Robertson says the new team has had about six days sailing the F50. "That equates to about 12 hours on the water. It's not a lot of time, which I think is something that fans don't really understand. The amount of work that goes on to get an F50 sailing is huge, and the number of hours spent sailing is relatively short. You have to utilise every second you get on the water, and currently, for us, that sits at about 12-15 hours."

Before getting on the water, Canada SailGP's sailing team travelled to Belfast in Northern Ireland to spend eight days on the F50 simulator run by Artemis Technologies. The facility grew out of the 2017 America's Cup team, Artemis Racing.

"It has been a big part of our preparation and a big part of our crew trials as well. The simulator at Artemis consists of a cockpit of the F50 - so there are three or four crew positions. It's an amazing tool on which to learn."

"It's also a cheap way of crashing the F50 multiple times and then just pressing the reset button," he chuckles.

Robertson says he is "blown away" by the ease of crossover by the Canada SailGP crew from the simulator to sailing on an F50. "Their skills are at a lot higher level than I was expecting. A lot of that has resulted from the time they have spent in the simulator and being able to get that as close as possible to the real thing.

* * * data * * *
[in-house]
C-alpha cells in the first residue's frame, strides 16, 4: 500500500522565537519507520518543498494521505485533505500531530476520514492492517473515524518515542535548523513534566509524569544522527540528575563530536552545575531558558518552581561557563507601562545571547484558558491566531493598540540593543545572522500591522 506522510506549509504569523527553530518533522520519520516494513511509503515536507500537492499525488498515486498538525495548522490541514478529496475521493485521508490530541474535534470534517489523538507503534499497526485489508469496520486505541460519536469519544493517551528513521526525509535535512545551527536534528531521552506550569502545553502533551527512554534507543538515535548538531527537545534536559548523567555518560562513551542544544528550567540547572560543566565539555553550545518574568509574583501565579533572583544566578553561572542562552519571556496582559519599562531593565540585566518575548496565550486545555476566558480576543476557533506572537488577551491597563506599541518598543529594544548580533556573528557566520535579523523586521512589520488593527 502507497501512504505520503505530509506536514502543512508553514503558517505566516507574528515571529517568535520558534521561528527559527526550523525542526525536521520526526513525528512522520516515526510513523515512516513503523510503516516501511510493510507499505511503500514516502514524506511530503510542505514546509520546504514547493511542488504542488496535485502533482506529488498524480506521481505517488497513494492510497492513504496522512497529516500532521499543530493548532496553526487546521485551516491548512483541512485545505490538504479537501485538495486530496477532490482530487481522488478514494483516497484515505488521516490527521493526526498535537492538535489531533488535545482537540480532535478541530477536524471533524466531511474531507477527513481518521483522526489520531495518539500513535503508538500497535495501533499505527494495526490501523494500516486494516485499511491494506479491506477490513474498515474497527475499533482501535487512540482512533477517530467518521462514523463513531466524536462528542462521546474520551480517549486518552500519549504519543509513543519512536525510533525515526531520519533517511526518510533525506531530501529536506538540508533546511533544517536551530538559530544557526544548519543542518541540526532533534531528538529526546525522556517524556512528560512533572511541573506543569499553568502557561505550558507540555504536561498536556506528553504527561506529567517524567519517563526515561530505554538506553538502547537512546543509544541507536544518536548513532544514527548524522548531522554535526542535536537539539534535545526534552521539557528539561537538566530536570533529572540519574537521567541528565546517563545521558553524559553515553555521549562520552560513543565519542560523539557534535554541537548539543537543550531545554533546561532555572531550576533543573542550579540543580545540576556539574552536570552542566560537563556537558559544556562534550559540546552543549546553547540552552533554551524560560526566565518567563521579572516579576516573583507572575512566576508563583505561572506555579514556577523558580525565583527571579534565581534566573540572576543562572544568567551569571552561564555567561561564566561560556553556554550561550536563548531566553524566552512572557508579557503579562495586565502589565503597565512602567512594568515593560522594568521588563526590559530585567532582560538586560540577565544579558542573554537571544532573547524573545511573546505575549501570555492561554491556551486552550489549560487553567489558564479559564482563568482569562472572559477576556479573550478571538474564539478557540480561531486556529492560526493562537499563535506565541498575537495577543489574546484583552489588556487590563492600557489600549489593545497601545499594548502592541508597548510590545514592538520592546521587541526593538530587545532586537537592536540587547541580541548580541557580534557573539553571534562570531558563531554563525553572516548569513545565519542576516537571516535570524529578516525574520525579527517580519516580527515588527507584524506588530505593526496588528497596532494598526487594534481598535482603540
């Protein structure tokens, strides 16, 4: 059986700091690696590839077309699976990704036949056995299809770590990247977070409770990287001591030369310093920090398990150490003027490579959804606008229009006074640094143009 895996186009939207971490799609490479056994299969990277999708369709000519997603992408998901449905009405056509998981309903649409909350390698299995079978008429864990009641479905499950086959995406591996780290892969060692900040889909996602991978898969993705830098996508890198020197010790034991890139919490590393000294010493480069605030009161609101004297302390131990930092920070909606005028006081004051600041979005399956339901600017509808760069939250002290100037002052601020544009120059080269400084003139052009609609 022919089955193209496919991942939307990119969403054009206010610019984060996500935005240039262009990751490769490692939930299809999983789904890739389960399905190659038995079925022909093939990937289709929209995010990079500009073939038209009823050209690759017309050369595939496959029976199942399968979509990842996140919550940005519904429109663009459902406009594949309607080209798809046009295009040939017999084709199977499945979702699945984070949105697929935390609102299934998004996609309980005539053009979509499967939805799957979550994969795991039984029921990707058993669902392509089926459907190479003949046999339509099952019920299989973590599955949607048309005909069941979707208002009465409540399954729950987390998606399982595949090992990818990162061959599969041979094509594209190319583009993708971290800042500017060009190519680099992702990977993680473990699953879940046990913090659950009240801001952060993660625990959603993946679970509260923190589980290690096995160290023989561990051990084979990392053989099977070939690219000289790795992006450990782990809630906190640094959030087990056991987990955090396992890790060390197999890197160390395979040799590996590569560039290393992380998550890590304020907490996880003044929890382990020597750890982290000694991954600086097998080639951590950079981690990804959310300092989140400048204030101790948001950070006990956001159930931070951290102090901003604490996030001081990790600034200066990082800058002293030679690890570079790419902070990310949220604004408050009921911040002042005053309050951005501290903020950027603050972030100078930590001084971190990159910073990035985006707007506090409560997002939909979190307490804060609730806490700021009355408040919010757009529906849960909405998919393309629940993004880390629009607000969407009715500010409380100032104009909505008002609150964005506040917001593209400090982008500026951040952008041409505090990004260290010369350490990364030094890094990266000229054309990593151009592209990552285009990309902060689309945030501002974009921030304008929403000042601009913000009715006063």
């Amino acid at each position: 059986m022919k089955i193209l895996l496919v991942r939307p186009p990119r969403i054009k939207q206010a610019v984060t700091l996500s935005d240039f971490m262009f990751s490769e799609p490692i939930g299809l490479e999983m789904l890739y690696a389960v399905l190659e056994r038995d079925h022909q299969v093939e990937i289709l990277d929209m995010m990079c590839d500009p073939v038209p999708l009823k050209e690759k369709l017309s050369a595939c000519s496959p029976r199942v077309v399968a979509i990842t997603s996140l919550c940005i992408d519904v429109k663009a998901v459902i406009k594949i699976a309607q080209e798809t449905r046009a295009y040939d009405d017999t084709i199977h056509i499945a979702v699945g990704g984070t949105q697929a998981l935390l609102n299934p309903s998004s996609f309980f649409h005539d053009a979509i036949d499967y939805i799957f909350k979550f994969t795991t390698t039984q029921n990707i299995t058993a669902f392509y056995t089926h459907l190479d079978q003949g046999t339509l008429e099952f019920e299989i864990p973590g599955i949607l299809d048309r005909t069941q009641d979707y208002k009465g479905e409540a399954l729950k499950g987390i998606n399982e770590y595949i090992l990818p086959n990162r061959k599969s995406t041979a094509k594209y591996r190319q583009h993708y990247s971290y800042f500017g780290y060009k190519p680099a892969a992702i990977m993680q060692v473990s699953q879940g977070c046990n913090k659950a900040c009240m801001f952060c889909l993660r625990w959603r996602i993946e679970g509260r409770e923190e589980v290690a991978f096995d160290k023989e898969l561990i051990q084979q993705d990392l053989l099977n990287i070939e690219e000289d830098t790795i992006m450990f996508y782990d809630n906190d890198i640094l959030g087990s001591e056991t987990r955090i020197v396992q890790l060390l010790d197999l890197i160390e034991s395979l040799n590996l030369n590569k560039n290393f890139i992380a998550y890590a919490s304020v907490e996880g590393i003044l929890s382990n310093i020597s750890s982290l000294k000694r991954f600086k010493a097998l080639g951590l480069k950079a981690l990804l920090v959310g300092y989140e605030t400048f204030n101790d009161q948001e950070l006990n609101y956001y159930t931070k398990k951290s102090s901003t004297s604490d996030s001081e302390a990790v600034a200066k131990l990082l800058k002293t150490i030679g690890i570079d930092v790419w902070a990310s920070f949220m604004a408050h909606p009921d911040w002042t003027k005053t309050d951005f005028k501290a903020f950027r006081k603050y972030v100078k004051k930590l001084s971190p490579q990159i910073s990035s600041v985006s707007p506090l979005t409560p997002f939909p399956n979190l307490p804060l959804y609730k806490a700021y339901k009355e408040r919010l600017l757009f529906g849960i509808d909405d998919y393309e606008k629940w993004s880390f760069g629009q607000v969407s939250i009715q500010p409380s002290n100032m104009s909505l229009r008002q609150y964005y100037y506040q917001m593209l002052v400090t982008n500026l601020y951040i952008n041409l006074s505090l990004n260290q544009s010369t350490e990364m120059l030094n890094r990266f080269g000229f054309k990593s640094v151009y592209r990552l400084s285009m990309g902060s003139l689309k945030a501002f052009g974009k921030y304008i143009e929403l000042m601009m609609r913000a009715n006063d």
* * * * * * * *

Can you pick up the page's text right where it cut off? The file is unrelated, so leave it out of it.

"We jumped on a boat last week for the first couple of days with the little wing on and the breeze gusting to 20kts, and the team handled it really well. The opportunity to learn on the simulator has been a big part of our preparation, and everyone is dialled in from the outset."

"The hard thing for me is that I didn't know any Canadian sailors at all. As the skipper and driver of the team, you need to know your people well. An essential part of the trials has been about me trying to get to know the trialists and know their personalities. A huge part of forming a team is getting to know the people and personalities and getting the right mix.

"There's not a lot of sailors at this level in Canada. So we've had quite a small group from the start, and they have been fantastic. I think that everyone we have trialled has gone on to be part of the team."

"One of the team's goals is to inspire the next generation of Canadian sailors. I was fortunate enough to be at a very young age when the America's Cup was being sailed in Auckland. That inspired me to pursue this career and sport. That is what we are trying to do with Canada. There has been a significant gap in Canada's sailing history since the '80s. There has been very little sailing on the international scene, and the results haven't been that great.